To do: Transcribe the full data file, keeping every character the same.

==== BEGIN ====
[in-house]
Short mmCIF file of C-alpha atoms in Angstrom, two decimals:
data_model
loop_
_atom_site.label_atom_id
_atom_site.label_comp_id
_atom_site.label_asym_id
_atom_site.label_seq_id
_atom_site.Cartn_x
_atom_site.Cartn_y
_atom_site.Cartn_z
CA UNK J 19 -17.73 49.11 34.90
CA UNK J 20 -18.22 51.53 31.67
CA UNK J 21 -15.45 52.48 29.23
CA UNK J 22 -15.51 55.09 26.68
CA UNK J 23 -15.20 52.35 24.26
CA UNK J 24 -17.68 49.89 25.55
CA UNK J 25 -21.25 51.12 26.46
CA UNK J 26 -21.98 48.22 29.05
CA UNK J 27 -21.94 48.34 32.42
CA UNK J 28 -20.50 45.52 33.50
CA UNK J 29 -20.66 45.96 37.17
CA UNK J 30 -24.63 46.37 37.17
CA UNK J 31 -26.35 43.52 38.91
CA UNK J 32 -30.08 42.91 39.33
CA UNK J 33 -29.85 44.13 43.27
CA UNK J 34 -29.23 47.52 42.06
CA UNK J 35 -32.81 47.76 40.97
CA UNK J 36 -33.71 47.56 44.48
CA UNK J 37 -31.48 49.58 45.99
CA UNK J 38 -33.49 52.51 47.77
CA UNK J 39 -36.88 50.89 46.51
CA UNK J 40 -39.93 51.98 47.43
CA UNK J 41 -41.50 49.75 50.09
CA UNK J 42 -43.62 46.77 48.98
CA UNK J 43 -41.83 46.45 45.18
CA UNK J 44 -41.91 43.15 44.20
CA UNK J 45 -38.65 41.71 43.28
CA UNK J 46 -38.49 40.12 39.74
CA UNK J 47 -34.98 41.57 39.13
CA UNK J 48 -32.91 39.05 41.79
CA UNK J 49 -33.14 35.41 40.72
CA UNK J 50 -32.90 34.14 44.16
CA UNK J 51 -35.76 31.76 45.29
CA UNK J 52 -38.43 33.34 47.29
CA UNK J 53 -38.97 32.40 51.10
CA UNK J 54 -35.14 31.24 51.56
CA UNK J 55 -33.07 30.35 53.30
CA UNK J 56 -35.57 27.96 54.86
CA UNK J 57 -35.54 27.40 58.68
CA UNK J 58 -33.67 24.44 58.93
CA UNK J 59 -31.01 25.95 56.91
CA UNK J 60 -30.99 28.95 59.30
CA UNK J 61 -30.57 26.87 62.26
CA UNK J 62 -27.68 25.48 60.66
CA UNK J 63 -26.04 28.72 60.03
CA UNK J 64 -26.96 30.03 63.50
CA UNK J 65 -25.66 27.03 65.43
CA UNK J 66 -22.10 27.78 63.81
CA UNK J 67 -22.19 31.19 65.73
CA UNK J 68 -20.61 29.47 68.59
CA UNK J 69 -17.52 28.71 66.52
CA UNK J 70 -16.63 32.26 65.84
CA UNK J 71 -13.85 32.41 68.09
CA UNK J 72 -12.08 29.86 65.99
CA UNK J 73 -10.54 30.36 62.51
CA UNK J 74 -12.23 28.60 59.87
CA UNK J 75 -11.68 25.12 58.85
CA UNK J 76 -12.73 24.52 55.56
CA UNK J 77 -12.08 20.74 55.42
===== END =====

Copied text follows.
[in-house]
Short mmCIF file of C-alpha atoms in Angstrom, two decimals:
data_model
loop_
_atom_site.label_atom_id
_atom_site.label_comp_id
_atom_site.label_asym_id
_atom_site.label_seq_id
_atom_site.Cartn_x
_atom_site.Cartn_y
_atom_site.Cartn_z
CA UNK J 19 -17.73 49.11 34.90
CA UNK J 20 -18.22 51.53 31.67
CA UNK J 21 -15.45 52.48 29.23
CA UNK J 22 -15.51 55.09 26.68
CA UNK J 23 -15.20 52.35 24.26
CA UNK J 24 -17.68 49.89 25.55
CA UNK J 25 -21.25 51.12 26.46
CA UNK J 26 -21.98 48.22 29.05
CA UNK J 27 -21.94 48.34 32.42
CA UNK J 28 -20.50 45.52 33.50
CA UNK J 29 -20.66 45.96 37.17
CA UNK J 30 -24.63 46.37 37.17
CA UNK J 31 -26.35 43.52 38.91
CA UNK J 32 -30.08 42.91 39.33
CA UNK J 33 -29.85 44.13 43.27
CA UNK J 34 -29.23 47.52 42.06
CA UNK J 35 -32.81 47.76 40.97
CA UNK J 36 -33.71 47.56 44.48
CA UNK J 37 -31.48 49.58 45.99
CA UNK J 38 -33.49 52.51 47.77
CA UNK J 39 -36.88 50.89 46.51
CA UNK J 40 -39.93 51.98 47.43
CA UNK J 41 -41.50 49.75 50.09
CA UNK J 42 -43.62 46.77 48.98
CA UNK J 43 -41.83 46.45 45.18
CA UNK J 44 -41.91 43.15 44.20
CA UNK J 45 -38.65 41.71 43.28
CA UNK J 46 -38.49 40.12 39.74
CA UNK J 47 -34.98 41.57 39.13
CA UNK J 48 -32.91 39.05 41.79
CA UNK J 49 -33.14 35.41 40.72
CA UNK J 50 -32.90 34.14 44.16
CA UNK J 51 -35.76 31.76 45.29
CA UNK J 52 -38.43 33.34 47.29
CA UNK J 53 -38.97 32.40 51.10
CA UNK J 54 -35.14 31.24 51.56
CA UNK J 55 -33.07 30.35 53.30
CA UNK J 56 -35.57 27.96 54.86
CA UNK J 57 -35.54 27.40 58.68
CA UNK J 58 -33.67 24.44 58.93
CA UNK J 59 -31.01 25.95 56.91
CA UNK J 60 -30.99 28.95 59.30
CA UNK J 61 -30.57 26.87 62.26
CA UNK J 62 -27.68 25.48 60.66
CA UNK J 63 -26.04 28.72 60.03
CA UNK J 64 -26.96 30.03 63.50
CA UNK J 65 -25.66 27.03 65.43
CA UNK J 66 -22.10 27.78 63.81
CA UNK J 67 -22.19 31.19 65.73
CA UNK J 68 -20.61 29.47 68.59
CA UNK J 69 -17.52 28.71 66.52
CA UNK J 70 -16.63 32.26 65.84
CA UNK J 71 -13.85 32.41 68.09
CA UNK J 72 -12.08 29.86 65.99
CA UNK J 73 -10.54 30.36 62.51
CA UNK J 74 -12.23 28.60 59.87
CA UNK J 75 -11.68 25.12 58.85
CA UNK J 76 -12.73 24.52 55.56
CA UNK J 77 -12.08 20.74 55.42